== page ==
Ming has performed over 55,000 eye procedures and has treated patients from nearly every state as well as over 55 countries.
COMMUNITY and CONCERNS
“When I arrived, Nashville wasn’t a cosmopolitan like New York or Chicago, but it has grown tremendously, and I’m proud of its growth.”
Ming said Latin -Americans, African-Americans, and Asian-Americans constitute 44 percent of the country’s population and are projected to be the collective majority. He said Nashville is going through similar changes with an increasing amount of cultural diversity.
“A community can be defined in a global sense,” he said.
“It’s paramount that we recognize that we are all different in culture, religion, background, and sometimes language, but we should all respect each other and love each other. We should learn how to accept each other rather than wanting someone to be who we want them to be.”
Ming said tolerance, acceptance, and unconditional love are much needed around the world and in Nashville. He said three main themes helped define modern Nashville – healthcare, music, and religion.
“This is why we’re exciting,” he said. “This is what Nashville has to offer to the rest of the world.
Ming compared Nashville to being on the first floor of constructing a ten-story building, whereas places like New York and Los Angeles are already on the 8th or 9th floor.
“We’ve got so much room to grow and so much potential here. That’s what I love most about this place.”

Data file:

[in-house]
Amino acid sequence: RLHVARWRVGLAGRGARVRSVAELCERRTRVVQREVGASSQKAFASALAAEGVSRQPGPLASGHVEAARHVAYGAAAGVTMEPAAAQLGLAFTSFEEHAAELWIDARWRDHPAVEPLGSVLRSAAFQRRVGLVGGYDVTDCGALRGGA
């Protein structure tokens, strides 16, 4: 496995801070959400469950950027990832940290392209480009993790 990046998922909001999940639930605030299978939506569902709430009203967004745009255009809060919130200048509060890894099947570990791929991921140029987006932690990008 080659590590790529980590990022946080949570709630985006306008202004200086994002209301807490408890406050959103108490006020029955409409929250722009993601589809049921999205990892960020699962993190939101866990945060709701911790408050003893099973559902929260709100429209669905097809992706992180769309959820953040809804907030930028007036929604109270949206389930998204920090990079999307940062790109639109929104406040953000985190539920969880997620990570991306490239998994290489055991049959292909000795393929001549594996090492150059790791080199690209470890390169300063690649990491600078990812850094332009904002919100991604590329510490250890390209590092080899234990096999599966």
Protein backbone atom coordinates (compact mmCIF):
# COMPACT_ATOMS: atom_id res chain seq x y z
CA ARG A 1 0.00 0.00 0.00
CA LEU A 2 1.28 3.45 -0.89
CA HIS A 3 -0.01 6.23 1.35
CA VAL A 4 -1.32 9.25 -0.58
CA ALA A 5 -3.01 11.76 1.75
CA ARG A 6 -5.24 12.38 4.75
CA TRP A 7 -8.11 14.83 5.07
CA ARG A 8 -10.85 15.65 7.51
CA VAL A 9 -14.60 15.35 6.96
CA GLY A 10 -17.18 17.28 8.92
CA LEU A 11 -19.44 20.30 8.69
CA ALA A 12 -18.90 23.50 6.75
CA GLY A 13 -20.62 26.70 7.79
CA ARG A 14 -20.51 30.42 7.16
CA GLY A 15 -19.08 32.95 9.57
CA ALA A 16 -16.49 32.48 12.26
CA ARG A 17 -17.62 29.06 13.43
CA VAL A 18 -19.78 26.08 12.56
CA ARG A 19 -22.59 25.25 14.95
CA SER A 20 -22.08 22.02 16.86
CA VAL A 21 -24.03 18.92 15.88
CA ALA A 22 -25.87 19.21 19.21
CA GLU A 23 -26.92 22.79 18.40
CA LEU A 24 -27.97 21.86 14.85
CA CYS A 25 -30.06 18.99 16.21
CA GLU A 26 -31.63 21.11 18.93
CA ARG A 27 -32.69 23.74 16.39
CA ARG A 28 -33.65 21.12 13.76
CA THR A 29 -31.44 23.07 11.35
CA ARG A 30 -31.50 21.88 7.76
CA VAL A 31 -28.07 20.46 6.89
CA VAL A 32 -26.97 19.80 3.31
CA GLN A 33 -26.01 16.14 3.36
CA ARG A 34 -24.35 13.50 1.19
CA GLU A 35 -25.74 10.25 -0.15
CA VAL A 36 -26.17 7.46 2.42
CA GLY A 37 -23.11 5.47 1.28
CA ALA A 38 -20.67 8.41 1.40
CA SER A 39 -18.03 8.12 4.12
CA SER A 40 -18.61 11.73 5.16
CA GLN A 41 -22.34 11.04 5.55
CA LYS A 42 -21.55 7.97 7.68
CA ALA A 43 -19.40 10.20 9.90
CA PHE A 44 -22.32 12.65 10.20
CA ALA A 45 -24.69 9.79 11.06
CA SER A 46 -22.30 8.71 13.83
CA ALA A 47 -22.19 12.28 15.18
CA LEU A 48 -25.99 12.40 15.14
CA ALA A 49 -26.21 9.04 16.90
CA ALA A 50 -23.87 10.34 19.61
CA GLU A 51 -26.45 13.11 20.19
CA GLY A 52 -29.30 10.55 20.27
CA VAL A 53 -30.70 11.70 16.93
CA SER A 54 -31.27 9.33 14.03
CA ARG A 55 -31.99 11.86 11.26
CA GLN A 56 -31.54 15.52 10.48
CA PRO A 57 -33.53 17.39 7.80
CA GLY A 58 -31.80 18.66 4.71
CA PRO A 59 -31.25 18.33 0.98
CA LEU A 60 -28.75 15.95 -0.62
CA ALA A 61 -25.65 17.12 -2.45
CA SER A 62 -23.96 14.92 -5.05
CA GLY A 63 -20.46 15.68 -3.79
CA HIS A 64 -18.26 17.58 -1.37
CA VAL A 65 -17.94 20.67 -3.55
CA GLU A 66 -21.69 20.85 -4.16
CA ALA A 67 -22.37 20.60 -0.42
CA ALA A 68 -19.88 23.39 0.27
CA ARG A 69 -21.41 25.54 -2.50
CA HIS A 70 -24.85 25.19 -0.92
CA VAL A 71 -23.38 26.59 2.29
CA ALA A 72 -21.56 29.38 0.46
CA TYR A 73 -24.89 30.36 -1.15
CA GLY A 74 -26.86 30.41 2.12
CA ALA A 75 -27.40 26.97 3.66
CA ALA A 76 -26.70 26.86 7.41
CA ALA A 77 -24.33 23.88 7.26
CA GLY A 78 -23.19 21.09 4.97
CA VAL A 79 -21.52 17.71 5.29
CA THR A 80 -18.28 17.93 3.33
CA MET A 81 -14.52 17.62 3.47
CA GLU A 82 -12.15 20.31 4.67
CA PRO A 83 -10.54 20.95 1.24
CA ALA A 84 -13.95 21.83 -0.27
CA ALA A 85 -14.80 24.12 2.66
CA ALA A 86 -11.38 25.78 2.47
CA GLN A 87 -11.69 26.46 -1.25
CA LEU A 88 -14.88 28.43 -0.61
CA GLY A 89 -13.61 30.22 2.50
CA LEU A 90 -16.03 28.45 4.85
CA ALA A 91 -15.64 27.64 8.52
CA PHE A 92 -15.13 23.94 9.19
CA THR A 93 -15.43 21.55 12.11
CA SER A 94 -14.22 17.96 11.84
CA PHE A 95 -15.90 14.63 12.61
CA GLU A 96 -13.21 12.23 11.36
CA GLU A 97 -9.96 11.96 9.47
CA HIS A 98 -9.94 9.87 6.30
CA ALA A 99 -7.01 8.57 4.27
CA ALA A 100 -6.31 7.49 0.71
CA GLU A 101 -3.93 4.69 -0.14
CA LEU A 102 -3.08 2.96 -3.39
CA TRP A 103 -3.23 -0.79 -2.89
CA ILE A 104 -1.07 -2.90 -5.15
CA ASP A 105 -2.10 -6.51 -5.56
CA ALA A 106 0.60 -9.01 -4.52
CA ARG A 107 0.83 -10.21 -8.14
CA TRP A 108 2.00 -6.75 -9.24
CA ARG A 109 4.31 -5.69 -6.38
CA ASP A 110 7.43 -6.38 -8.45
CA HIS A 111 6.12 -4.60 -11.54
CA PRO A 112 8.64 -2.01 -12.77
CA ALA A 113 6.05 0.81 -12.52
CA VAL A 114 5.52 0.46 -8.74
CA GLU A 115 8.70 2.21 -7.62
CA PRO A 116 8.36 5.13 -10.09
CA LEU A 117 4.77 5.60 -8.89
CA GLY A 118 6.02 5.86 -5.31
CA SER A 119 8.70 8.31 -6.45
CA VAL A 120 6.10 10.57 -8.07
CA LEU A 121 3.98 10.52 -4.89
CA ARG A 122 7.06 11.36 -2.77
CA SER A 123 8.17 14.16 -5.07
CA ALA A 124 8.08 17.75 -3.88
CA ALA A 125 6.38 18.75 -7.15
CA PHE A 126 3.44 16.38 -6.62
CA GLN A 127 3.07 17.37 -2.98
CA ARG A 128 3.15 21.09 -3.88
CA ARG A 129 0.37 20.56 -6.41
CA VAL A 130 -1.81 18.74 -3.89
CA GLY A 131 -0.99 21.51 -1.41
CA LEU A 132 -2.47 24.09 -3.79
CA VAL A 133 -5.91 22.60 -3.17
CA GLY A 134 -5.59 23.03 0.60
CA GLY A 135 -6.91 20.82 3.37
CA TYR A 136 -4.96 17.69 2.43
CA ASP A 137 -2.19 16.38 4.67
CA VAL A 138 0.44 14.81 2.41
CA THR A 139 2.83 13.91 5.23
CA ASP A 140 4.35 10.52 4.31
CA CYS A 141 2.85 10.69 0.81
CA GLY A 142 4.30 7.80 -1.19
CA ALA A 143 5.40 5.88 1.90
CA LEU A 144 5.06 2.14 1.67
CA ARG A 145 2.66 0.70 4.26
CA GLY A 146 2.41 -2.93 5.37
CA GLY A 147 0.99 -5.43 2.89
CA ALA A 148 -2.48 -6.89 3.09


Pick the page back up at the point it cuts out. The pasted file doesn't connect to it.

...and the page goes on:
He said he sees Nashville continually growing in the future and becoming the healthcare capital of the world, the music capital of the world, and the Christian religion capital of the world.
Outside of work, Ming also leads the Tennessee Chinese Chamber of Commerce (TCCC) as president and is the co-founder of the Tennessee Immigrant and Minority Business Group (TIMBG).
He said the aim of the TIMBG is to help immigrant and minority business leaders learn from each other and build businesses here in the U.S.
As president of the TCCC, Ming works to helps Tennessee businesses learn about the history and culture of China so the U.S. can increase exportations. He said the first step to selling U.S. made products is understanding the customer.
“The U.S. is currently buying too many goods from China and not selling enough. Our country cannot be strong unless we’re able to sell our products,” he said.
Ming also shared some of his concerns with Neat Nashville. He said one concern, in particular, is a notion held by some that people should keep building walls, physical and mental, to separate people from different cultural ethnicities and religions.
“I want to do what I can to help break down walls, physical or mental. I want to do what I can to help America become strong by incorporating different cultures and ethnicities, not excluding them. America can only be strong if we break down walls and learn to live with everyone else.”
Ming said since he first arrived, he’s seen Nashville grow and develop in the right direction with an increasing amount of cultural diversity. He said he hopes the city continues to move that in direction.
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Every Thursday at noon Neat Nashville embraces the community by highlighting an individual in a feature article that tells their story and voices their concerns about the city moving forward. It is our hope to inspire good change locally, to be a force of unity, and support the people we all call neighbors.